Allow me to chuckle merrily, and then snap you back to reality. "Star Wars: The Old Republic" isn’t going to touch "World of Warcraft." It’s not even a discussion. Electronic Arts can throw Solomon’s fortune at Blizzard and it isn’t going to make one lick of difference. If they wanted to take a shot at the king, they should’ve made their move before he acquired twelve million blindly loyal, chemically addicted subjects. I don’t even need three reasons to prove this point, I’ll do it in two.

First, time. And when time is your enemy, you’re already in bad shape. "World of Warcraft" has been up and running for years now, bloated with expansion packs and silly with registration fees. What do you think the players have been doing all that time? Picking daisies? Wrong. Building incredibly valuable characters which routinely sell for hundreds of real Earth dollars on eBay? Wrong again—they sell for thousands of dollars. Do you really expect a substantial number of these people to just walk away from all of that? If they pick up some new game, they start at absolute zero. The thousands of dollars and man hours they sunk into WoW will become worthless. All their hard work will be smothered into a thick, communist paste as they’re left naked and weak at the starting line with guys who are still trying to pronounce "MMORPG." Does that sound appealing to anyone?

What you have to understand is that this is not simply a game, it’s a full-on phenomenon, the likes of which no one has seen before. There is too much money riding on WoW being the unquestioned king for traditional business models to apply. And I don’t mean Blizzard’s money, I mean their customers’ money. Do you think the gold farmers in China want to hear that their entire job is now useless? Is the 12 year old in Wisconsin who stole his dad’s credit card to purchase a $1,200 Elven Mage going to just invalidate that because, "Oh cool, it’s Star Wars!" Nope. Even not counting that, people bond with established products on an emotional level, and challengers are greeted with automatic hostility. To this day, no one has ever been able to produce a "Halo killer." Is that because "Halo" is just that great? No. It’s because deep down, no one wants a "Halo killer," and they immediately disrespect and belittle anyone who tries. Human beings hate three things inherently: traitors, tattle tales, and usurpers.

Second problem: quality. Bioware is one of the greatest RPG developers in history, no one can question that. But this is not their turf. It’s not just that they don’t have experience with MMOs, they don’t have experience with gaming on the internet, period—the closest they’ve ever gotten is releasing DLC. Blizzard spent years perfecting before they made this leap, and even they struggle to keep their servers running. How in the hell are a bunch of nerds who base all of their games on "Dungeons and Dragons" suddenly going to step up to the plate and run several million digital avatars at the same time? Does anything suggest these guys are ready for this?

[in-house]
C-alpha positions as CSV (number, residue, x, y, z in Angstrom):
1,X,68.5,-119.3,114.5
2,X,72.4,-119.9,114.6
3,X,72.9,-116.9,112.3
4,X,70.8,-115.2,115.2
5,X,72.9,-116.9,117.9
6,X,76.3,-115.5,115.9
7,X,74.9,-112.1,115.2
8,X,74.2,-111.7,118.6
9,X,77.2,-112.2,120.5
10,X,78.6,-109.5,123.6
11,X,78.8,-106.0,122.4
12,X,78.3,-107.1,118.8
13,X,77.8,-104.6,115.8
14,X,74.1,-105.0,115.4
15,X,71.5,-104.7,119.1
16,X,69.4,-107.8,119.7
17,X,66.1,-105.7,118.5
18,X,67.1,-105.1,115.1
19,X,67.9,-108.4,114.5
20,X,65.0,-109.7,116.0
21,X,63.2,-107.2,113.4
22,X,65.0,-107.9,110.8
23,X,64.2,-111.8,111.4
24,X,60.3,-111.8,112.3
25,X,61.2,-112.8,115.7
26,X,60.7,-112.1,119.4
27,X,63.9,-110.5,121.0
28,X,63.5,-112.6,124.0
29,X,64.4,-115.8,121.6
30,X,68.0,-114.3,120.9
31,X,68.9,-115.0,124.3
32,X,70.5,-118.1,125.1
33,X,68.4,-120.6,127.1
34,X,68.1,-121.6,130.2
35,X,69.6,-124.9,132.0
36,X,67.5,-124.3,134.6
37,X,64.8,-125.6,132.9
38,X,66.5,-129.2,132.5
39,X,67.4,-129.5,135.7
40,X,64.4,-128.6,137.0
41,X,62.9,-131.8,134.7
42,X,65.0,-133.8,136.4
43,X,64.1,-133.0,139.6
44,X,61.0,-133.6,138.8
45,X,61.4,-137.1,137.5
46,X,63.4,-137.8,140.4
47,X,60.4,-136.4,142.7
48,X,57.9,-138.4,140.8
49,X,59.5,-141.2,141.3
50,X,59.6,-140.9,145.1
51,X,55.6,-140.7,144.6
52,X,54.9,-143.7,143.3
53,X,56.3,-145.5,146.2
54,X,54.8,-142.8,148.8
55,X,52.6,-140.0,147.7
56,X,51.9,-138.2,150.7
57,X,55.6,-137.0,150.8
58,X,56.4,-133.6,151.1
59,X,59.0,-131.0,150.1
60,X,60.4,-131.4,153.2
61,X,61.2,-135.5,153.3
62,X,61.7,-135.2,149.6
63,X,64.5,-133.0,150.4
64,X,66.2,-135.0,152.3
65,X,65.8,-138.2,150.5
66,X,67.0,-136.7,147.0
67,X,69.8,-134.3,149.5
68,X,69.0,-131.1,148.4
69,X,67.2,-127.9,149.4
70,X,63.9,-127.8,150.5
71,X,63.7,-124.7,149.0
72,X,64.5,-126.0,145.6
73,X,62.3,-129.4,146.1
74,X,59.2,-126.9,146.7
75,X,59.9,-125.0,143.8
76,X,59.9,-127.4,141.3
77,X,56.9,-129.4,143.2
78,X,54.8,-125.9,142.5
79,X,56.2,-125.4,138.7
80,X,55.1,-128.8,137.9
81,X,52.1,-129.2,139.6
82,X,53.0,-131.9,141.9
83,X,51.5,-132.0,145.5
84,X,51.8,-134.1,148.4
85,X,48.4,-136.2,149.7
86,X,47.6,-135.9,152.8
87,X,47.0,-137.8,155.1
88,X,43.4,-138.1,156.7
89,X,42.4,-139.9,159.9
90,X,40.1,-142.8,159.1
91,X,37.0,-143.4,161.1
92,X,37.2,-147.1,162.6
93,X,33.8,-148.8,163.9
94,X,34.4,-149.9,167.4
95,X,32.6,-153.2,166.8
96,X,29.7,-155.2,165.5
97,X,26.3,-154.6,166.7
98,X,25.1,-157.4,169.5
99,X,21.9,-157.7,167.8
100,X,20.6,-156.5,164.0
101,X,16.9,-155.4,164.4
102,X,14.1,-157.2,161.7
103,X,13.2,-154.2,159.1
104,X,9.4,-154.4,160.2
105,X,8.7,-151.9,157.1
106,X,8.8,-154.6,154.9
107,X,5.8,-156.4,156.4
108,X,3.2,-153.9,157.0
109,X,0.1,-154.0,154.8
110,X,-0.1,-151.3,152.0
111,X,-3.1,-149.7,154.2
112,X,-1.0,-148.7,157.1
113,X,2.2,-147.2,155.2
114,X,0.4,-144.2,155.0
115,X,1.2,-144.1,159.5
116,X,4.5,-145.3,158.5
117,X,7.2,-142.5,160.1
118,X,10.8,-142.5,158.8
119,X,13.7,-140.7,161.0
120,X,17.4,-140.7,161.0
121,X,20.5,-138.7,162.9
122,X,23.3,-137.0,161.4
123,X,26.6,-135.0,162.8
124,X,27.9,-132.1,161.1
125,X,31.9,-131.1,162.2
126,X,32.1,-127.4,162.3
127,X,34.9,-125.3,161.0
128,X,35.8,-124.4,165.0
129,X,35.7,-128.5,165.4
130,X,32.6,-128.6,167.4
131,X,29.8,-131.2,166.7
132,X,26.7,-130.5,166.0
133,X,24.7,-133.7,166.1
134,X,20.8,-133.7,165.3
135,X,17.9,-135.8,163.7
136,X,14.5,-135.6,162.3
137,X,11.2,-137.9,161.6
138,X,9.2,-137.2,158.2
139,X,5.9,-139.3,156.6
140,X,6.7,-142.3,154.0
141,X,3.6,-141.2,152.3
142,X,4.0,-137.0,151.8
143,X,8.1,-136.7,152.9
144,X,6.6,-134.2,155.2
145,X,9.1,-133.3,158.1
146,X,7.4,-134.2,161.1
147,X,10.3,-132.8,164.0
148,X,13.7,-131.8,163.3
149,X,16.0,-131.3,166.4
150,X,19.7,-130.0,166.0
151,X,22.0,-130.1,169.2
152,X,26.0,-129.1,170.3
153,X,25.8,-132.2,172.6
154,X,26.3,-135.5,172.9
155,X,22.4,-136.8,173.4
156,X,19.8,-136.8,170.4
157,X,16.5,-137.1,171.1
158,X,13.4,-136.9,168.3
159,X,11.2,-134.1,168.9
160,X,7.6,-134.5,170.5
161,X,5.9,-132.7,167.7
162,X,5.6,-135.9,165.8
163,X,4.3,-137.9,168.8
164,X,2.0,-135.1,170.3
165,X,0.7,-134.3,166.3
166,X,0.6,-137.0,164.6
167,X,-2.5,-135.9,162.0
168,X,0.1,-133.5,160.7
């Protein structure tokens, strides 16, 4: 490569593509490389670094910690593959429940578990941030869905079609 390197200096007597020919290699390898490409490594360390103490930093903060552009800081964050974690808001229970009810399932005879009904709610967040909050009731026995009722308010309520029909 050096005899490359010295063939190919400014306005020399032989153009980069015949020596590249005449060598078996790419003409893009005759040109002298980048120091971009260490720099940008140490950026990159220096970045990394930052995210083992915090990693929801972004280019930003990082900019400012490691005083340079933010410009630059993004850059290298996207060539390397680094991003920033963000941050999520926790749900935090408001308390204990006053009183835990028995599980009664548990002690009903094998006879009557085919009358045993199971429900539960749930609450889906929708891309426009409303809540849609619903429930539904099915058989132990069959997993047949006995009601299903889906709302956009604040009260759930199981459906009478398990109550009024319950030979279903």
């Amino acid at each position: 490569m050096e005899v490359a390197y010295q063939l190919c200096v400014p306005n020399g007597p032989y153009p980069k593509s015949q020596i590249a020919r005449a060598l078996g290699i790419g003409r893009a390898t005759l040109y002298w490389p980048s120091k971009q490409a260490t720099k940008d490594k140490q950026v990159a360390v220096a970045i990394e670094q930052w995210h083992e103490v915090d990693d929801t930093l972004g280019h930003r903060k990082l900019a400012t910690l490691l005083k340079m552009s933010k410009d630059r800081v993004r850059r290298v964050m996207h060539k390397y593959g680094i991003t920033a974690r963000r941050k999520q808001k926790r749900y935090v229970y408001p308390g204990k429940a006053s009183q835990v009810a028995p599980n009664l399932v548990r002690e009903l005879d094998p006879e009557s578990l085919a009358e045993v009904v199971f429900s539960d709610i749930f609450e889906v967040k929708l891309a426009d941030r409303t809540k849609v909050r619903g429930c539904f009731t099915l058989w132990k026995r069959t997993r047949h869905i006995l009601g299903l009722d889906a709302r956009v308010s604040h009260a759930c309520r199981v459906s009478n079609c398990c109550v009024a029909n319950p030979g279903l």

On top of that, "The Old Republic" is already stretching the roots of what an MMO can reasonably do. It’s not enough for them to breach into the genre, they of course want to change it somehow. They’re hoping they can make a "KOTOR" that is playable by millions of people at a time. This kind of foolhardy move is adorable in that it proves how little Bioware understands about what they’re about to attempt. There’s a very good chance this experiment of theirs is going to lead to crippling disaster, and most fledgling MMOs never recover from that. But even if they succeed, things don’t look that much better. They will have successfully fixed what isn’t broken, fundamentally altering a genre that is working so well it outpaces Cuba’s GDP. This kind of needless tinkering is a wet behind the ears move, proof of their insecurity in new territory. You may have noticed that when Blizzard entered the race, they produced a canonical MMO in every possible sense, and look how it worked out for them. By not heeding that advice, Bioware is going to find itself trying to replace "World of Warcraft" with a product that doesn’t actually replace "World of Warcraft."

There you have it. "Star Wars" may be the only franchise that could challenge WoW, but this is not the time or the developer to cash in that check. It’s not happening.


What do you think? Is Bioware going to take Blizzard down, or is this another vain coup from a desperate opponent?

  • Rolling on floor laughing.

    Rofl oh how I bet your opinion has changed by now. World of Warcraft is now struggling to keep it’s subscribers happy, their main cities becoming emptied as less and less people are spending time logged in… mmmm foot in mouth is delicious! Looks like Star Wars is gonna be the official death of the already dying World of Warcraft after all champ! :D

  • Andrew Allen

    I’m not so sure. WoW players are always griping about one thing or another, but last time I checked Blizzard still had a death hold on the market. We’ll just have to see, won’t we?

  • Andrew Allen

    Also, remember: I don’t HAVE an opinion here. I aired BOTH sides of the argument, dude. Didn’t you read the other part?